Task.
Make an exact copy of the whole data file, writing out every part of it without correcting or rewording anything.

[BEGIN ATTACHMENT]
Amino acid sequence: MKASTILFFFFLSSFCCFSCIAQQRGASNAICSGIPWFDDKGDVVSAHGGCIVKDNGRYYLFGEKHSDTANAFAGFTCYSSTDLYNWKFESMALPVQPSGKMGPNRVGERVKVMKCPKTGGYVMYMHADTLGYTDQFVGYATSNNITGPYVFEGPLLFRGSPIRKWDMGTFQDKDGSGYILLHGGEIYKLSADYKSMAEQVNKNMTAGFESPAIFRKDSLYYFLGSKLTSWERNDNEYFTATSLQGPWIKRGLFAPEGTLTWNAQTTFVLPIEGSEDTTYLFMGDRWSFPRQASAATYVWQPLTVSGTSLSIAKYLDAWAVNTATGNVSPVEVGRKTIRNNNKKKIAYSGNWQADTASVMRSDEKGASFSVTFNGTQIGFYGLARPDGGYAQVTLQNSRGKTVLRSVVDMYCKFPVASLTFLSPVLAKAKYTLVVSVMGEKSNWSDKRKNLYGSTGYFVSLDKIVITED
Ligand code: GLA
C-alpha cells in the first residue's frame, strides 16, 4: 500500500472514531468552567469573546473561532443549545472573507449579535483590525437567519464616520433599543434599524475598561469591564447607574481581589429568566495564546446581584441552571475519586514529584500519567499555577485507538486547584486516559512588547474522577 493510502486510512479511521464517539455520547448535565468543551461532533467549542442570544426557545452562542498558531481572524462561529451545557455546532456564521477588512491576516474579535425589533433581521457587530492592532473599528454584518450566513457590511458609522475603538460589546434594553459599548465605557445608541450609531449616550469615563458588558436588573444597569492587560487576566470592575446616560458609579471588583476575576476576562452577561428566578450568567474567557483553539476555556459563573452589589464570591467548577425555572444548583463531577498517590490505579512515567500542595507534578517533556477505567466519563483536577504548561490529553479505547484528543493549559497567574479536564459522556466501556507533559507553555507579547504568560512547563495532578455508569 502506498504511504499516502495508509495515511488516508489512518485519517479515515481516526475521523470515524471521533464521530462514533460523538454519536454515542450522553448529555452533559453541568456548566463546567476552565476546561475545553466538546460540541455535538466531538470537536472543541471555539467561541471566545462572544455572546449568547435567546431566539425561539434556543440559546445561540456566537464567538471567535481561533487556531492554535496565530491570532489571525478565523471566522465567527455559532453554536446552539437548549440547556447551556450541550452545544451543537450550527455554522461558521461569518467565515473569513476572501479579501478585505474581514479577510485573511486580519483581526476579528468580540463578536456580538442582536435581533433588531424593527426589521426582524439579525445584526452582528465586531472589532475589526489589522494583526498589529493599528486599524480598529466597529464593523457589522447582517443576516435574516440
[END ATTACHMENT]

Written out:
Amino acid sequence: MKASTILFFFFLSSFCCFSCIAQQRGASNAICSGIPWFDDKGDVVSAHGGCIVKDNGRYYLFGEKHSDTANAFAGFTCYSSTDLYNWKFESMALPVQPSGKMGPNRVGERVKVMKCPKTGGYVMYMHADTLGYTDQFVGYATSNNITGPYVFEGPLLFRGSPIRKWDMGTFQDKDGSGYILLHGGEIYKLSADYKSMAEQVNKNMTAGFESPAIFRKDSLYYFLGSKLTSWERNDNEYFTATSLQGPWIKRGLFAPEGTLTWNAQTTFVLPIEGSEDTTYLFMGDRWSFPRQASAATYVWQPLTVSGTSLSIAKYLDAWAVNTATGNVSPVEVGRKTIRNNNKKKIAYSGNWQADTASVMRSDEKGASFSVTFNGTQIGFYGLARPDGGYAQVTLQNSRGKTVLRSVVDMYCKFPVASLTFLSPVLAKAKYTLVVSVMGEKSNWSDKRKNLYGSTGYFVSLDKIVITED
Ligand code: GLA
C-alpha cells in the first residue's frame, strides 16, 4: 500500500472514531468552567469573546473561532443549545472573507449579535483590525437567519464616520433599543434599524475598561469591564447607574481581589429568566495564546446581584441552571475519586514529584500519567499555577485507538486547584486516559512588547474522577 493510502486510512479511521464517539455520547448535565468543551461532533467549542442570544426557545452562542498558531481572524462561529451545557455546532456564521477588512491576516474579535425589533433581521457587530492592532473599528454584518450566513457590511458609522475603538460589546434594553459599548465605557445608541450609531449616550469615563458588558436588573444597569492587560487576566470592575446616560458609579471588583476575576476576562452577561428566578450568567474567557483553539476555556459563573452589589464570591467548577425555572444548583463531577498517590490505579512515567500542595507534578517533556477505567466519563483536577504548561490529553479505547484528543493549559497567574479536564459522556466501556507533559507553555507579547504568560512547563495532578455508569 502506498504511504499516502495508509495515511488516508489512518485519517479515515481516526475521523470515524471521533464521530462514533460523538454519536454515542450522553448529555452533559453541568456548566463546567476552565476546561475545553466538546460540541455535538466531538470537536472543541471555539467561541471566545462572544455572546449568547435567546431566539425561539434556543440559546445561540456566537464567538471567535481561533487556531492554535496565530491570532489571525478565523471566522465567527455559532453554536446552539437548549440547556447551556450541550452545544451543537450550527455554522461558521461569518467565515473569513476572501479579501478585505474581514479577510485573511486580519483581526476579528468580540463578536456580538442582536435581533433588531424593527426589521426582524439579525445584526452582528465586531472589532475589526489589522494583526498589529493599528486599524480598529466597529464593523457589522447582517443576516435574516440